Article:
Elon Musk Wants a Washington
Agency to Embrace the Digital Age
The Center for Auto Safety is the nation’s premier independent, member driven, non-profit consumer advocacy organization dedicated to improving vehicle safety, quality, and fuel economy on behalf of all drivers, passengers, and pedestrians.
By Keith Laing
October 26, 2022
A few weeks from now, Tesla will notify owners of almost 1.1 million vehicles about a safety issue the electric-car maker already started addressing last month.
The US National Highway Traffic Safety Administration didn’t force the manufacturer to make the fix — Tesla discovered the window glitch through internal testing and determined it warranted a voluntary recall. But the company is required by law to send out letters to each owner’s mailboxes, and deem this a recall, even if it remedied the issue with an over-the-air (OTA) software update. Elon Musk isn’t the only one who thinks this is anachronistic. Justin DeAmarre, who owns a Model 3 and a Model Y, has at least twice received a letter from Tesla about a problem Tesla had addressed with an OTA update a week or two before.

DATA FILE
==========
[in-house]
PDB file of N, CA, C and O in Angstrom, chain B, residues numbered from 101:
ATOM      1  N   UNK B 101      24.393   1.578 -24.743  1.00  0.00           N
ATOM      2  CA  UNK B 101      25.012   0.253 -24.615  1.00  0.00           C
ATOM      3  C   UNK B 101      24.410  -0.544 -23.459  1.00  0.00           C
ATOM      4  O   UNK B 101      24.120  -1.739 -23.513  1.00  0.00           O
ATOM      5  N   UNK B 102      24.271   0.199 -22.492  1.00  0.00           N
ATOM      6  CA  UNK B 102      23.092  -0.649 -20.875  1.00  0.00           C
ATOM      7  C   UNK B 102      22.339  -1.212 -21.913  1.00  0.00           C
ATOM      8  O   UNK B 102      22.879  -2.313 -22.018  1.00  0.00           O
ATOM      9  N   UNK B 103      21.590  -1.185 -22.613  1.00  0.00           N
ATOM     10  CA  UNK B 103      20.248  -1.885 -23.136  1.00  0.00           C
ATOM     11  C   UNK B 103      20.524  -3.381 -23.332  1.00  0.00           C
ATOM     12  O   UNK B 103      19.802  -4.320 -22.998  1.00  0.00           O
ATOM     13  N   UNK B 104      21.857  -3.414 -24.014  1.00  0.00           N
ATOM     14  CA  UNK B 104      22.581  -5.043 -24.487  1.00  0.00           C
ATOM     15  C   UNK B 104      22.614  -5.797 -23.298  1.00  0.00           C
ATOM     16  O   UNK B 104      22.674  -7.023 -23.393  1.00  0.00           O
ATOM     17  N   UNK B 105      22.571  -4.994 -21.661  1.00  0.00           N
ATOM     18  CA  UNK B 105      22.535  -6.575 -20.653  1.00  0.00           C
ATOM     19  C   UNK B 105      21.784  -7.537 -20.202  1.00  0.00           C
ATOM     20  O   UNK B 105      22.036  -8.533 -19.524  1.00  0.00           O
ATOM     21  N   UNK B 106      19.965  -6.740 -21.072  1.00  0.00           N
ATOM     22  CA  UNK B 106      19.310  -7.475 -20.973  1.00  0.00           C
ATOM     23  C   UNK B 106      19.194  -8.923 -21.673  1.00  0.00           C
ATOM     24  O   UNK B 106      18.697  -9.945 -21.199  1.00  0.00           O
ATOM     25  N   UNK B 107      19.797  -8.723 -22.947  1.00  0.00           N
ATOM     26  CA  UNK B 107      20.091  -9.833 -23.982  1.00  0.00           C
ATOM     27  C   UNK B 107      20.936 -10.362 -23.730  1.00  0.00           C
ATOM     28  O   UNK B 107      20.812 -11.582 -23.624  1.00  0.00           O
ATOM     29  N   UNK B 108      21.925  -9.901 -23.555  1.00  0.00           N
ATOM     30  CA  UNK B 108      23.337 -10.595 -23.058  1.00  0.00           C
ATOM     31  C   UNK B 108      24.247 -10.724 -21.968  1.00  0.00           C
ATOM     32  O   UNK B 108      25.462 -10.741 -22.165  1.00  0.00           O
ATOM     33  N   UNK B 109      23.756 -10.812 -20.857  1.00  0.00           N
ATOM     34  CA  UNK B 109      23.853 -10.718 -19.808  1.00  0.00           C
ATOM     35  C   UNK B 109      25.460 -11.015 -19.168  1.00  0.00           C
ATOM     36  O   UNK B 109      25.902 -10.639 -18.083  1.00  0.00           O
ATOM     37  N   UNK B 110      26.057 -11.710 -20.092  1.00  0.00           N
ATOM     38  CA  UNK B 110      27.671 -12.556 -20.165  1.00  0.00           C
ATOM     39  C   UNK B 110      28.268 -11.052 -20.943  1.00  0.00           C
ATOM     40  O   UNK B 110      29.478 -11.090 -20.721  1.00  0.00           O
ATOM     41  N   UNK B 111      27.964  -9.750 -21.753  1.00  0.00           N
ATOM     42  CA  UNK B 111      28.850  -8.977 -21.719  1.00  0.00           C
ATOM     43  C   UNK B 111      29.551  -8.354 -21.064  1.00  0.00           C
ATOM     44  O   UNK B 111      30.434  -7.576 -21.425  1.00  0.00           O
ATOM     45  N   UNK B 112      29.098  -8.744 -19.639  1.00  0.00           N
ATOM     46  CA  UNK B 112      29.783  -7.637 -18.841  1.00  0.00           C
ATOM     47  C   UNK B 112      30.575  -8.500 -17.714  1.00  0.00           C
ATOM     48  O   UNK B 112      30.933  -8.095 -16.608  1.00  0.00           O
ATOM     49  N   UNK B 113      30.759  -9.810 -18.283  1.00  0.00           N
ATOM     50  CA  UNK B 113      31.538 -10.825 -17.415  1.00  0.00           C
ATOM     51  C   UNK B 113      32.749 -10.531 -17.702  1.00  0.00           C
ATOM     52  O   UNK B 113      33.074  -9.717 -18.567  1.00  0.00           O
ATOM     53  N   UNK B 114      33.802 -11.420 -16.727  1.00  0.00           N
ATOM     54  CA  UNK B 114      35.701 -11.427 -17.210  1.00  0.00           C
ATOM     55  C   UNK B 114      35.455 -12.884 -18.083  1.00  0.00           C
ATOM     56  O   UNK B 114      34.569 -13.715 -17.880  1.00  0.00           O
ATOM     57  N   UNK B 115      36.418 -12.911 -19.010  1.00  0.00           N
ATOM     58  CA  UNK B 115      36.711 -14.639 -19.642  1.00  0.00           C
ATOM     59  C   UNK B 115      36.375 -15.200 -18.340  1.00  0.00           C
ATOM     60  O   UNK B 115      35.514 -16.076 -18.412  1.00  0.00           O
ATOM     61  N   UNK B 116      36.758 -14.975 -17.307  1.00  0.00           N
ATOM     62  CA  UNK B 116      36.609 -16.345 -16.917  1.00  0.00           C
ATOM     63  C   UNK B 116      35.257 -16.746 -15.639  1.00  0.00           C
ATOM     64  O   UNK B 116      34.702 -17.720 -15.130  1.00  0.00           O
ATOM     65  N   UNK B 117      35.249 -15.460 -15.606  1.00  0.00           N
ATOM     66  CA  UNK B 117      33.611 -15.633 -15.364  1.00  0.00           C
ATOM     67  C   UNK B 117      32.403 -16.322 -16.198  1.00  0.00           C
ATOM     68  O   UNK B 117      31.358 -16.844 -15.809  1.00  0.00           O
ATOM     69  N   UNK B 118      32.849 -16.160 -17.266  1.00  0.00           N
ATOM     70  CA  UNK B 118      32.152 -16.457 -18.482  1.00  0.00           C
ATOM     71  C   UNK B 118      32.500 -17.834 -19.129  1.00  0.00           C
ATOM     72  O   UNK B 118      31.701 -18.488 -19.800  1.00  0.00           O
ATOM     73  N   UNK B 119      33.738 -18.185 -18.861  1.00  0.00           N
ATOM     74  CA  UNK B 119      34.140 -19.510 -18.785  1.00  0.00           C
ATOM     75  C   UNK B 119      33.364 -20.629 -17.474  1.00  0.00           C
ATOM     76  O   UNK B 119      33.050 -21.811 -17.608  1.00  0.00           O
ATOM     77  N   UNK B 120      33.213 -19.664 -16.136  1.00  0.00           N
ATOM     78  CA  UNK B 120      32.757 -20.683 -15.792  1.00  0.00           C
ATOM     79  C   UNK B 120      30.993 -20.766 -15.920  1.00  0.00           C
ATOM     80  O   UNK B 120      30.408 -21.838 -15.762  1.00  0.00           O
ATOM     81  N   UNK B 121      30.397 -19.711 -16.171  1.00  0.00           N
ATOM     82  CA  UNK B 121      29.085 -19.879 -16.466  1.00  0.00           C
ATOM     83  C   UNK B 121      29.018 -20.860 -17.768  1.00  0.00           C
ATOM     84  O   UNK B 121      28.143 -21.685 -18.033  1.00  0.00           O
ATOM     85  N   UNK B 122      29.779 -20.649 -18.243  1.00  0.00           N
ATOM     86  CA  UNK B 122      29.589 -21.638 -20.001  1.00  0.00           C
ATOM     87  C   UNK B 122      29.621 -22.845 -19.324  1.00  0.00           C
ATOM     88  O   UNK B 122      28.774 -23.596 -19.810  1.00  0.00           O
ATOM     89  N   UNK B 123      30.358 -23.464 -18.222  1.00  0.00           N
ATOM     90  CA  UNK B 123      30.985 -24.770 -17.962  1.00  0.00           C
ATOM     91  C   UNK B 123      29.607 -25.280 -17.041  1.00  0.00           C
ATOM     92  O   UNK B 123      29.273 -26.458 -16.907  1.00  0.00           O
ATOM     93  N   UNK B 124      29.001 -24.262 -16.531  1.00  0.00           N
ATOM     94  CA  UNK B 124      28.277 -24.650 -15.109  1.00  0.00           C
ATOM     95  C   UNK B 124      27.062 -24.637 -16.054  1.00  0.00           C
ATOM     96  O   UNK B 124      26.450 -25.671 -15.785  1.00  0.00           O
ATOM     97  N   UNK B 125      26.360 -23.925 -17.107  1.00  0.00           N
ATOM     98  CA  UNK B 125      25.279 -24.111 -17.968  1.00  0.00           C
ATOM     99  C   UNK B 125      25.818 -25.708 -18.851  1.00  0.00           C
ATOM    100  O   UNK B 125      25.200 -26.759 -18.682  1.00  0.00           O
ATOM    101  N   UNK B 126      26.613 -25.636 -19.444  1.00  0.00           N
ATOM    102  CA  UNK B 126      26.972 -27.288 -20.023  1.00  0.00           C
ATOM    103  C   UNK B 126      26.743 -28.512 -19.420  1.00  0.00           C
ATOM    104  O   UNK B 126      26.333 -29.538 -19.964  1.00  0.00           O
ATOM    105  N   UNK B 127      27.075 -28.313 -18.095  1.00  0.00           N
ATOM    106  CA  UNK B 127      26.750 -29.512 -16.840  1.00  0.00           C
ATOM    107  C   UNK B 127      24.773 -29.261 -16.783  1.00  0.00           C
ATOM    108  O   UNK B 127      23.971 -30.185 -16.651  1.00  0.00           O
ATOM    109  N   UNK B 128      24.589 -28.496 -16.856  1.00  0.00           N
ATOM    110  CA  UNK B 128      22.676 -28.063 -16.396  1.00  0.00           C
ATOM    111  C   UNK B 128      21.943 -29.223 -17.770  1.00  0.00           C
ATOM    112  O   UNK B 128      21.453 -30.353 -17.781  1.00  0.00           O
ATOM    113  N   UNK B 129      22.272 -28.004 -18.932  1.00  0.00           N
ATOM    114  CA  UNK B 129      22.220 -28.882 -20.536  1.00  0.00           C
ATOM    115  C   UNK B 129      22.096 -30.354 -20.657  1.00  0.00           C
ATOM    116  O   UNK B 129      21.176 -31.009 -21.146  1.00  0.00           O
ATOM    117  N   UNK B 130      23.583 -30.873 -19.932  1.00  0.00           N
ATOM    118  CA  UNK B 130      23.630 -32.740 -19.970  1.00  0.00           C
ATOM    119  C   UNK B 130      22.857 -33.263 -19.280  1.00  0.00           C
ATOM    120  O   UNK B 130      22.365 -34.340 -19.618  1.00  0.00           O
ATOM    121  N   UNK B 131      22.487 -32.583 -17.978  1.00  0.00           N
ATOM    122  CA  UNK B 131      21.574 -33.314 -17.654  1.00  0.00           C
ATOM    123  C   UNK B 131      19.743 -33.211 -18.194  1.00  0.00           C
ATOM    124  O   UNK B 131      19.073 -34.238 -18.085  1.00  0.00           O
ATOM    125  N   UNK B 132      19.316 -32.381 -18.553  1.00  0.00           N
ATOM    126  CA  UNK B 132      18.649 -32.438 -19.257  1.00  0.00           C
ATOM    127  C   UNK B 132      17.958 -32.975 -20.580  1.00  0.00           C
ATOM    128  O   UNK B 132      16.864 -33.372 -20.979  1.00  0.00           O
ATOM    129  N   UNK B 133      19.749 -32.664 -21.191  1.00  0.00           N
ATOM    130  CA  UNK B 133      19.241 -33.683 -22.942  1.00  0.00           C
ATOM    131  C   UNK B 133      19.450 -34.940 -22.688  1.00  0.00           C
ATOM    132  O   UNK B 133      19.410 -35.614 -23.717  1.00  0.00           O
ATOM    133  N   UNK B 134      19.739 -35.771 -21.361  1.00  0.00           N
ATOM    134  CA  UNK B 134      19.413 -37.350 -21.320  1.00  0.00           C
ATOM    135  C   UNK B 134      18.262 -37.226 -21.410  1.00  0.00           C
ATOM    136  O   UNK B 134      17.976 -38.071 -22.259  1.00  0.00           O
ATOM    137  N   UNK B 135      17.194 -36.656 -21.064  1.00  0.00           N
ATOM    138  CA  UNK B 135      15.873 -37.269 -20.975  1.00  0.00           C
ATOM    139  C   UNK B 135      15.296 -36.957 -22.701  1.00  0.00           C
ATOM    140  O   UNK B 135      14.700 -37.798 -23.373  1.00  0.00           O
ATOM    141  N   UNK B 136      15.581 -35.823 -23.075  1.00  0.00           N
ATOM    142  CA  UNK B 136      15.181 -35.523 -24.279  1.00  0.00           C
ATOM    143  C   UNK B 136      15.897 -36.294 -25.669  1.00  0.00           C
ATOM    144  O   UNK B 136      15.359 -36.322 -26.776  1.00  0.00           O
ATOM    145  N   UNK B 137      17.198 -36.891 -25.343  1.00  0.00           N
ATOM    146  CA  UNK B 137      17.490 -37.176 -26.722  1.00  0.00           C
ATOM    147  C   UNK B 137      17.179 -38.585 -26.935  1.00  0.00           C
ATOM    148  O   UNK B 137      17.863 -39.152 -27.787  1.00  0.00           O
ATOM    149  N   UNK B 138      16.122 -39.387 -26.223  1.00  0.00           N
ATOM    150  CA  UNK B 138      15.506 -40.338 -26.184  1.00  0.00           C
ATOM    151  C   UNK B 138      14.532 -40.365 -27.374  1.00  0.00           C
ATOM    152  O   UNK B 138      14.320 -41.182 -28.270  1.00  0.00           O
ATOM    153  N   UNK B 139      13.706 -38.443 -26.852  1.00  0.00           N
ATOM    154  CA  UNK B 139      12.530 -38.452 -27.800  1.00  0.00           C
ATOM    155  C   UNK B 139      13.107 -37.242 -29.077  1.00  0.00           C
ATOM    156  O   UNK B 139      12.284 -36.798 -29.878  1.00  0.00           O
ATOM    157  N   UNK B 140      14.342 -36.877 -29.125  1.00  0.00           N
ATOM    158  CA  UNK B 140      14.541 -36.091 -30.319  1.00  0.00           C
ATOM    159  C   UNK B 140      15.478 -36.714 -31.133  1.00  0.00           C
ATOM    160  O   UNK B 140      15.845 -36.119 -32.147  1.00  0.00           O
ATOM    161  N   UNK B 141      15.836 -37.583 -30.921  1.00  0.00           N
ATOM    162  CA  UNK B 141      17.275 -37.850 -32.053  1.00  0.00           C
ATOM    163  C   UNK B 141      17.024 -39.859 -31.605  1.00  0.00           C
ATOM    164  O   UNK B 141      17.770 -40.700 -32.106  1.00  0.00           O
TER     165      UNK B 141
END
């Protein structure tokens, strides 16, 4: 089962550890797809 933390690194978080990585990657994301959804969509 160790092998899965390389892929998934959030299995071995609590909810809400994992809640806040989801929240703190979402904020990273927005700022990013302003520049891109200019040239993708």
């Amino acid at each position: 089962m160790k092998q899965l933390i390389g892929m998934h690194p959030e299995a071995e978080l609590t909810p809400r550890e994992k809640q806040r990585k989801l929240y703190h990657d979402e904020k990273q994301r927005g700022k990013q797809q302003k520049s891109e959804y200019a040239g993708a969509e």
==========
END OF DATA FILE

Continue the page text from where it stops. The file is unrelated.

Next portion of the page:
“It’s confusing for customers,” says DeAmarre, whose YouTube account Bearded Tesla Guy has more than 60,000 followers. “Getting that letter does seem wasteful.”